If I hear one more person call someone a fascist, I am going to scream. I am going to scream because fascism means something very specific. It doesn’t mean I don’t like your politics. It especially doesn’t mean you dislike universal healthcare or libertarian policies. When the word fascism is applied willy-nilly, it leaves aside a troubling history for a cheap political shot, and these days, everyone on the right and the left is guilty of using this word erroneously and stripping it of its meaning. And one thing you don’t want to do is strip this powerful word of its meaning, because when you do encounter fascism, you’re going to want to be sure everyone knows you mean what you say you mean.
At its most basic, fascism is a political system marked by extreme nationalism and authoritarianism. This goes beyond your basic flag-waving and allegience-pledging and places the be all and end all in national identity. This identity can be defined by ancestry, culture, and/or blood. Fascists maintain national identity through authoritarian practices. Fascists are willing to purge those who do not fit in with that identity. Fascism as a system has no problem with violence.
Fascists hate everything. They are anti-liberal, anti-conservative, anti-democratic, anti-communist, anti-individualist, and anti-capitalist, among many other anti-whatsits, which is probably why people have so much fun calling anyone who is against something a fascist. Remember, fascism is extreme. Someone who is generally against government interference or who dislikes capitalist practices is not a fascist. Of course, someone who combines their dislike of any of these things with extreme nationalism might be playing along the borders of this troublesome ideology.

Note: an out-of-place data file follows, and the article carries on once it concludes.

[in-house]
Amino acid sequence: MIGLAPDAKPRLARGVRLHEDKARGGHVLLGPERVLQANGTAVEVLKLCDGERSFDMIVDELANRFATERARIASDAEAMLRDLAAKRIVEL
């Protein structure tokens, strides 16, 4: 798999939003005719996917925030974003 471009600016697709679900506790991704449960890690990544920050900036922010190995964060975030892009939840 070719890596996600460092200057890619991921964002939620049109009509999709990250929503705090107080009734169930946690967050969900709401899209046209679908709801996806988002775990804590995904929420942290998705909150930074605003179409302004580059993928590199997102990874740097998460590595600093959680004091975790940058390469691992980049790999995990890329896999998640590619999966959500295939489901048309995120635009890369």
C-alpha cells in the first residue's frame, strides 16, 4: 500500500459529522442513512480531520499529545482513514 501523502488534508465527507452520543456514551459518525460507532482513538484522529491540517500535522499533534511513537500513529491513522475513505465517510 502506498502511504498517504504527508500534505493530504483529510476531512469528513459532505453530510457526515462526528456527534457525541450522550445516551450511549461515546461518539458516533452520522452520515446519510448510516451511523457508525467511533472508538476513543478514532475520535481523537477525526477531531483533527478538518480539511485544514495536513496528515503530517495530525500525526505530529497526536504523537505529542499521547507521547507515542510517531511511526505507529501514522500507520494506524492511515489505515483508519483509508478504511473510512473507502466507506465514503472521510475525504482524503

Where fascism gets confusing, and why everyone is probably so willing to call everyone else a fascist, is because it is neither to the right nor to the left. As we learned in our discussion of liberalism, right and left mean very different things when you’re living in a generally liberal country than if you are living in a country that has a few more ideologies in play. Indeed, many fascists have enjoyed a certain vagueness when it came to their positions so as to encourage as many followers as possible. But if you just remember that fascism is extreme nationalism that is violent and authoritarian, you’ll be safe.
Fascism did its worst work in the mid-twentieth century. And it’s because of that fact that we have to understand that fascism carries with it some serious evil. Fascism is over-used in a way that disregards the history of violence associated with it. So the next time you want to call your crazy conservative uncle a fascist because he doesn’t support single-payor insurance, pause and think a moment, because more than likely, he’s not fascist.
I’ve come to the end of all of the major ideologies for Fun with Political Theory, but I’m always happy to explain new things. Let me know if you’ve got more ideas for Fun with Political Theory in the comments.
One reply on “Fun with Political Theory: Fascism”
I didn’t realize this until I read this post and looked it up: the etymology of fascist is from LatinÂ fascesÂ via Italian: a bundle of twigs, and/or a group, and/or the thing carried by Roman lictors , symbolic of a magistrate’s power. Makes total sense.